Kimchi (Fermented Vegetable)

Kimchi is a spicy and sour dish of fermented vegetable, the most popular one being cabbage. No Korean meal is complete without kimchi and is available in more than 100 variations. The origin of Kimchi goes back to 7th century Korea and it is heartening to know that the kimchi we eat today is still prepared the same way since its inception. Kimchi has high nutritional value, fiber content and low calorie and also featured in 'Health' as one of the top five healthiest foods in the world. 

Image Source: Flickr Creative Commons Jin Li

Bibimbap (Mixed Rice)

Bibimbap which literally means "mixed rice" is served as a bowl of warm white rice topped with namul (seasoned and sautéed vegetables) and gochujang (chili pepper paste), soy sauce, or fermented soybean paste (doenjang). A raw or fried egg and sliced meat are common additions. The hot dish is stirred together thoroughly just before eating.

Image Source: Flickr Creative Commons Kevin Lam


Bulgogi (Marinated Red Meat Barbecue)

Bulgogi which literally means fire meat in Korean usually consists of grilled marinated red meat and is a very popular Korean meat dish throughout the world. To add flavor whole cloves of garlic, sliced onions and chopped green peppers are often grilled or fried with the meat and traditionally eaten with lettuce wrapped around the meat and a dab of ssamjang (thick and red spicy paste made of made of doenjang, gochujang, sesame oil, onion, garlic, green onions, and optionally brown sugar).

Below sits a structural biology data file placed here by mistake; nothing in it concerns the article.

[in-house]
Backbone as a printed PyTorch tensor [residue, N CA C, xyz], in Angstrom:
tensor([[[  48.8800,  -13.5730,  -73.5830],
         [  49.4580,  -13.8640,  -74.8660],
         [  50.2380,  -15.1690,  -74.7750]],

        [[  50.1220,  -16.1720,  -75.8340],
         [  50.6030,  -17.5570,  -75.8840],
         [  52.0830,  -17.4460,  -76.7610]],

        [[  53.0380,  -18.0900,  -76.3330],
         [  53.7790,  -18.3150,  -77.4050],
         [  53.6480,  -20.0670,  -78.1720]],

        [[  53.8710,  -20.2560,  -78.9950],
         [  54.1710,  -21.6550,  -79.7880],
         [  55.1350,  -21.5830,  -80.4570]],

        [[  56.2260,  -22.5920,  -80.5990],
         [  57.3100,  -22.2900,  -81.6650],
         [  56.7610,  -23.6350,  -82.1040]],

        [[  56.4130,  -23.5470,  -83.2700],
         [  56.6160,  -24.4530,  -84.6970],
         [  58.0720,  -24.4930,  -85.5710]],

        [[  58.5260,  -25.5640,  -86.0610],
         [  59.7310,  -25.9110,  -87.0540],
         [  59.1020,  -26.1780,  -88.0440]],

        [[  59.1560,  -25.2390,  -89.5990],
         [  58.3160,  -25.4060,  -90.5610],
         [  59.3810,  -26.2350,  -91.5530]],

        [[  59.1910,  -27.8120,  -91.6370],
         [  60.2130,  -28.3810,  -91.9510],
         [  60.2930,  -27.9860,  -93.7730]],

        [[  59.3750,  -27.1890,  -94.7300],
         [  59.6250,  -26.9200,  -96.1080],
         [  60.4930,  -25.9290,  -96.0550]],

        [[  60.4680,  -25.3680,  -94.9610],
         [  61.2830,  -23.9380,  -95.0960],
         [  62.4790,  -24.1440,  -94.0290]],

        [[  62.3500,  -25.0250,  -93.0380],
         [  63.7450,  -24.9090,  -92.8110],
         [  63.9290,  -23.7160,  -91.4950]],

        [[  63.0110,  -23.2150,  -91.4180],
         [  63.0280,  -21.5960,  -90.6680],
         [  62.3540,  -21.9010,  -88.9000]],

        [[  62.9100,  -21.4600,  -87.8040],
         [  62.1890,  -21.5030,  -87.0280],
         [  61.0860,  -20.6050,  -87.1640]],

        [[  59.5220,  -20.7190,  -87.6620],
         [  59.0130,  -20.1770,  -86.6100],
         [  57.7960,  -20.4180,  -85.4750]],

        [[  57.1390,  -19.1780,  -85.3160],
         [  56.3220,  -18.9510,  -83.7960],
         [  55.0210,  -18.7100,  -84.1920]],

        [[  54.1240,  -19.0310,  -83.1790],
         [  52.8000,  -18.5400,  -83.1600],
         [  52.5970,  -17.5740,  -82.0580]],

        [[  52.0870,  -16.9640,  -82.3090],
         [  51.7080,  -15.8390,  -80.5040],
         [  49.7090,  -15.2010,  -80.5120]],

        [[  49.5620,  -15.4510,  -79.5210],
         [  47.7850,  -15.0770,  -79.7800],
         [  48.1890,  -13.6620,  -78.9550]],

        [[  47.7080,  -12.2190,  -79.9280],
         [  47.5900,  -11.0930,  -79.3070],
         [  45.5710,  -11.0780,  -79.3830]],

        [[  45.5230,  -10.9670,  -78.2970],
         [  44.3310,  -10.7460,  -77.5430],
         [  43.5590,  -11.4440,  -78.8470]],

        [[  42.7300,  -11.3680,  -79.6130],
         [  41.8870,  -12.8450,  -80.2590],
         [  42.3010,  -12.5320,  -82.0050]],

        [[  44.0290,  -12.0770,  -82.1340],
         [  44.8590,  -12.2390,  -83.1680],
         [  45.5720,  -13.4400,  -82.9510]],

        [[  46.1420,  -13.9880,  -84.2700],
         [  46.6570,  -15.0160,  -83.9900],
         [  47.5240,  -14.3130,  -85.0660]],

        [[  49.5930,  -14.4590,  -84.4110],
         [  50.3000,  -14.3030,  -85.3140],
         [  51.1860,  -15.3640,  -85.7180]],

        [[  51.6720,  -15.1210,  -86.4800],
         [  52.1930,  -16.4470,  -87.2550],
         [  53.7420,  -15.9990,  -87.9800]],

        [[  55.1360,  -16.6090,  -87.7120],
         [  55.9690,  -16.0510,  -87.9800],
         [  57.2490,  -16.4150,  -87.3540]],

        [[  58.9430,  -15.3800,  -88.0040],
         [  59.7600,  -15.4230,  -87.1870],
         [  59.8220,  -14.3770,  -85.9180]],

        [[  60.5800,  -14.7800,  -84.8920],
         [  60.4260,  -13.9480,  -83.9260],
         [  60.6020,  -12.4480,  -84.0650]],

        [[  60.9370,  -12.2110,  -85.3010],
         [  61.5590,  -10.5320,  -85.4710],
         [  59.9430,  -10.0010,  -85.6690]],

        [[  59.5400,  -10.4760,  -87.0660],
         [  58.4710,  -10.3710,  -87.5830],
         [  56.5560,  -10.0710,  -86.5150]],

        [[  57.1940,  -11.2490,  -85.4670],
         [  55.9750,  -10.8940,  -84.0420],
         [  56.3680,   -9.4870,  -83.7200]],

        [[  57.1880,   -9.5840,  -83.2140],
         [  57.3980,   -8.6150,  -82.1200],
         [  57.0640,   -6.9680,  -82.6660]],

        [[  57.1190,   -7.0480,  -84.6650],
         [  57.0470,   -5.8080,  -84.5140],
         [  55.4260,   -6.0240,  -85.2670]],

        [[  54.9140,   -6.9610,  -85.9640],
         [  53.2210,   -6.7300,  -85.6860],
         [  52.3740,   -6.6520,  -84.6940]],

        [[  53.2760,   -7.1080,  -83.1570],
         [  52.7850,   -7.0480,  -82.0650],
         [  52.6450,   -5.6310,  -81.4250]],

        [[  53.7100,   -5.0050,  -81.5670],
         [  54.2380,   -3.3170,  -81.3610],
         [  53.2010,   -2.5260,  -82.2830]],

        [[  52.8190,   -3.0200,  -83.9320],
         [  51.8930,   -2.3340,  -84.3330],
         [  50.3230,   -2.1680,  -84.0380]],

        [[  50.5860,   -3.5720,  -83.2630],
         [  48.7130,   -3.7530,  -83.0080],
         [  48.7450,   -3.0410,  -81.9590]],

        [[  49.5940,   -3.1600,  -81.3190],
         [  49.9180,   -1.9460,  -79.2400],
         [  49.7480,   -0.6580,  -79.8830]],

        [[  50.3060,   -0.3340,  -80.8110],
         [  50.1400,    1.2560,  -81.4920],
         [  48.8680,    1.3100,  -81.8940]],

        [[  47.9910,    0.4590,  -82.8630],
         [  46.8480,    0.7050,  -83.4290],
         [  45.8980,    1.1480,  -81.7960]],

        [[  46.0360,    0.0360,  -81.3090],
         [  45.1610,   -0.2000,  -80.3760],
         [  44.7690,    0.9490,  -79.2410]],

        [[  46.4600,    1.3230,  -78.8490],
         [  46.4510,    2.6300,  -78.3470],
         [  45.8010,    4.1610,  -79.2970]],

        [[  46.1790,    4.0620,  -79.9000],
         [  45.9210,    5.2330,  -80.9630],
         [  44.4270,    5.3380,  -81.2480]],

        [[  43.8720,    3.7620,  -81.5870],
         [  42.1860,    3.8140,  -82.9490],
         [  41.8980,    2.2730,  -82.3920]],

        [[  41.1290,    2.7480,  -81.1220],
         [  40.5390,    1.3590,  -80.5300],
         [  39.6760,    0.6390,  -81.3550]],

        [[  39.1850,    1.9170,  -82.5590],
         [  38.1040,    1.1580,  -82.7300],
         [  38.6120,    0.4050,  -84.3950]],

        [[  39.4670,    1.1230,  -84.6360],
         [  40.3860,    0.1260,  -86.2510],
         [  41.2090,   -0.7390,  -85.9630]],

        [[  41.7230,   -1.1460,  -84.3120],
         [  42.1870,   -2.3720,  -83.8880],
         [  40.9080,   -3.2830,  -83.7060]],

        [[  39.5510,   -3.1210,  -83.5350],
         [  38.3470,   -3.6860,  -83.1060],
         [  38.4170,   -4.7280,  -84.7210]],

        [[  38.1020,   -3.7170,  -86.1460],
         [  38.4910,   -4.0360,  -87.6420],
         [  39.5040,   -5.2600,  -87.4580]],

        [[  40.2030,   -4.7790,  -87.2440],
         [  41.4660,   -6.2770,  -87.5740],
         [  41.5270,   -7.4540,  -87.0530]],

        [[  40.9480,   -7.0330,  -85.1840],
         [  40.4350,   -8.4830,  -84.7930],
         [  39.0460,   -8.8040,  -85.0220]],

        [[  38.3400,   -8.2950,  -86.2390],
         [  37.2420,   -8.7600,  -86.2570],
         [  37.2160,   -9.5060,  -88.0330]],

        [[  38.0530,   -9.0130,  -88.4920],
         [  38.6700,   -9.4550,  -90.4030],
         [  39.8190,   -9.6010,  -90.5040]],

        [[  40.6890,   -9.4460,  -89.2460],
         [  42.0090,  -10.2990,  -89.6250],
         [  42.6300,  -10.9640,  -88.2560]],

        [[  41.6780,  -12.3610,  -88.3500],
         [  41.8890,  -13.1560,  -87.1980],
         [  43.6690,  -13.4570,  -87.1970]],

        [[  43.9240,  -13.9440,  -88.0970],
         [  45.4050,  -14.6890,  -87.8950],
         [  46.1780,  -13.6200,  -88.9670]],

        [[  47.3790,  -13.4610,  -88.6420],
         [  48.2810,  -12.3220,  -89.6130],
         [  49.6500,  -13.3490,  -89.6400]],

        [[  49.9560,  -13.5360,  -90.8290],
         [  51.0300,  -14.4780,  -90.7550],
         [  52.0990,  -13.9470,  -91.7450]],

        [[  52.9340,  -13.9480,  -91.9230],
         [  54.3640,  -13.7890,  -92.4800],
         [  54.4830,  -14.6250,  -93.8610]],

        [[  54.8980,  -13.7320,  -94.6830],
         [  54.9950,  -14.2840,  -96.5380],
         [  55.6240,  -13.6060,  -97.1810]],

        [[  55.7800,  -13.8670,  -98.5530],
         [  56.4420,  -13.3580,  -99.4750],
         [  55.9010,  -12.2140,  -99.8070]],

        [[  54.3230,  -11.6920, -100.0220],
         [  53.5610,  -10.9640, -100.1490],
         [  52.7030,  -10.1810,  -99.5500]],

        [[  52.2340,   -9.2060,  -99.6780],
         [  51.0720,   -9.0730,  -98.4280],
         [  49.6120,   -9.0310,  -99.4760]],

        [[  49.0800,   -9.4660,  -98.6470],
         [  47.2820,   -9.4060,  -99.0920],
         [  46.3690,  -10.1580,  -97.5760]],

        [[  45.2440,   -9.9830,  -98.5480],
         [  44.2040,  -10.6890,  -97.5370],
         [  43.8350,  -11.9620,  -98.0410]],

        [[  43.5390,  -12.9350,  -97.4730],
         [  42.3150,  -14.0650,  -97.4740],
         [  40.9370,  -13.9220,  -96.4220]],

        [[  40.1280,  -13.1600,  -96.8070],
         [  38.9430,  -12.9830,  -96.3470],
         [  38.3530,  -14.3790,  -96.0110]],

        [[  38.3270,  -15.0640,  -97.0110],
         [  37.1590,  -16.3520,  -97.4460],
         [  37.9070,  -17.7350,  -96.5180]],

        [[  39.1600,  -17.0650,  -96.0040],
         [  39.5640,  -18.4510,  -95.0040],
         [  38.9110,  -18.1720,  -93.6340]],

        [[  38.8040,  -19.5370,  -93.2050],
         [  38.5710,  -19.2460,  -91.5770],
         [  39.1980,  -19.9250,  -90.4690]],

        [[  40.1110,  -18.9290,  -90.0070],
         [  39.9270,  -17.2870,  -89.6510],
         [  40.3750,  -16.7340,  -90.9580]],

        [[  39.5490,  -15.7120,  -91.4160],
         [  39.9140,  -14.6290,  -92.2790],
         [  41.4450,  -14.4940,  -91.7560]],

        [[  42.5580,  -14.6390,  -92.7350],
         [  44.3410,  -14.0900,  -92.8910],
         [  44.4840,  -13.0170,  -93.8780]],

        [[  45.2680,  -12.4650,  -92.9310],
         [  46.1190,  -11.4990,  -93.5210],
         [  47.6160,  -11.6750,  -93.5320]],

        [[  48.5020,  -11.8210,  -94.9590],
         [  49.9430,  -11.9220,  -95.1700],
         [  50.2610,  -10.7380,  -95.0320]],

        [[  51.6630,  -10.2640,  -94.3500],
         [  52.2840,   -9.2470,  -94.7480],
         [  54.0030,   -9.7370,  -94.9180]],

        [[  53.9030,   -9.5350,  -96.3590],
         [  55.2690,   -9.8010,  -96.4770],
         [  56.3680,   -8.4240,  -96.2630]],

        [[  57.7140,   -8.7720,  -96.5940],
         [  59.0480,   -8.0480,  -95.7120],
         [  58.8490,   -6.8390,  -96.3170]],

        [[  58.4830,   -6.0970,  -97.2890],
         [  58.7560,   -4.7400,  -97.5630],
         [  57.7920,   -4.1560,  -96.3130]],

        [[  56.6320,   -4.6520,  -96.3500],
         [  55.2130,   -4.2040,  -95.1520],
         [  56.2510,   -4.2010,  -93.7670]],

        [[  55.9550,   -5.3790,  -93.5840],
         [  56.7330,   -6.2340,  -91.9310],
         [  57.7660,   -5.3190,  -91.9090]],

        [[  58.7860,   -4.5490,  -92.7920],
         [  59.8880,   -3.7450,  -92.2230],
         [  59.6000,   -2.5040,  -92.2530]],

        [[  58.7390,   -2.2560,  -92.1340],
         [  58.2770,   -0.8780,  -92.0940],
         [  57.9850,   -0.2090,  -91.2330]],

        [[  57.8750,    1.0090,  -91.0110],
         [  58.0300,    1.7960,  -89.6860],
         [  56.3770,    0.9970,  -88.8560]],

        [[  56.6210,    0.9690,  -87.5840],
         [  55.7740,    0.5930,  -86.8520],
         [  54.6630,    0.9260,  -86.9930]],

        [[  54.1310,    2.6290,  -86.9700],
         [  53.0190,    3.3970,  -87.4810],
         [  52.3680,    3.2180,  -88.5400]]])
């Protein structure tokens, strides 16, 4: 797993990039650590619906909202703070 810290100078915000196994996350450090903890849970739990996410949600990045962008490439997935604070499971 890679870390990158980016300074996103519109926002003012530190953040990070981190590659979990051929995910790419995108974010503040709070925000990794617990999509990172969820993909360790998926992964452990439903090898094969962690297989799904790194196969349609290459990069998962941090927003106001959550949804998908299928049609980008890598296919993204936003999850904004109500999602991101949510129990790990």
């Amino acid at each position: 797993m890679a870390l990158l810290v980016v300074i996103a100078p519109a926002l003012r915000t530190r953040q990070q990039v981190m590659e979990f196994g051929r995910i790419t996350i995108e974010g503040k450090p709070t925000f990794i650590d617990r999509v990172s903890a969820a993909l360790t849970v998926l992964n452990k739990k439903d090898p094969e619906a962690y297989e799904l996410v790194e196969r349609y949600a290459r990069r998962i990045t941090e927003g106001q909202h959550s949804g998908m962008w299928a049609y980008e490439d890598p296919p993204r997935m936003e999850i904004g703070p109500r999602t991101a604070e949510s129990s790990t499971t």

Image Source: Flickr Creative Commons Christian Ramiro González Verón

Japchae (Stir Fried Noodles)

Japchae is a traditional flavorful Korean noodle dish commonly served as a side dish though it may also be a main dish. It is made of sweet potato noodles (dangmyeon) stir fried in sesame oil with shredded vegetables. The dish is usually garnished with sesame seeds and slivers of chili and may be served hot or cold.

Image Source: Flickr Creative Commons celine

Hotteok (Sweet Syrupy Pancakes)

Hotteok is a popular Korean street food especially during the winter seasons. The dough is filled
with a sweet mixture containing brown sugar, honey, chopped peanuts, and cinnamon which is then cooked on a griddle and pressed flat into a large flat circular shape. The eating experience is a crunchy exterior and a soft interior with sweet irresistible flavors.

Image Source: Flickr Creative Commons Garrett

Well here was a very brief introduction to Korean cuisine and hope this read made all you folks eager to explore a cuisine that I believe will explode on the food scene in India in due course.


  1. Where do you recommend Korean cuisine in Mumbai?Apart from Heng Bok..

  2. wickedspoonconfessions recommends Joss from personal experience but it is not a Korean Specialty restaurant but does serve Korean Food as part of its menu.

  3. I went to some Korean cuisine before but it seems that their food cold not be so satisfying and I got some troubles with cooking on some foods of Korean cuisine products. So, while writing with Essayontime reviews about food preparation, I do a lot of things to improve my cooking styles.

  4. Origami Japanese and Korean Restaurant, Powai and I guess PaPaYa in BKC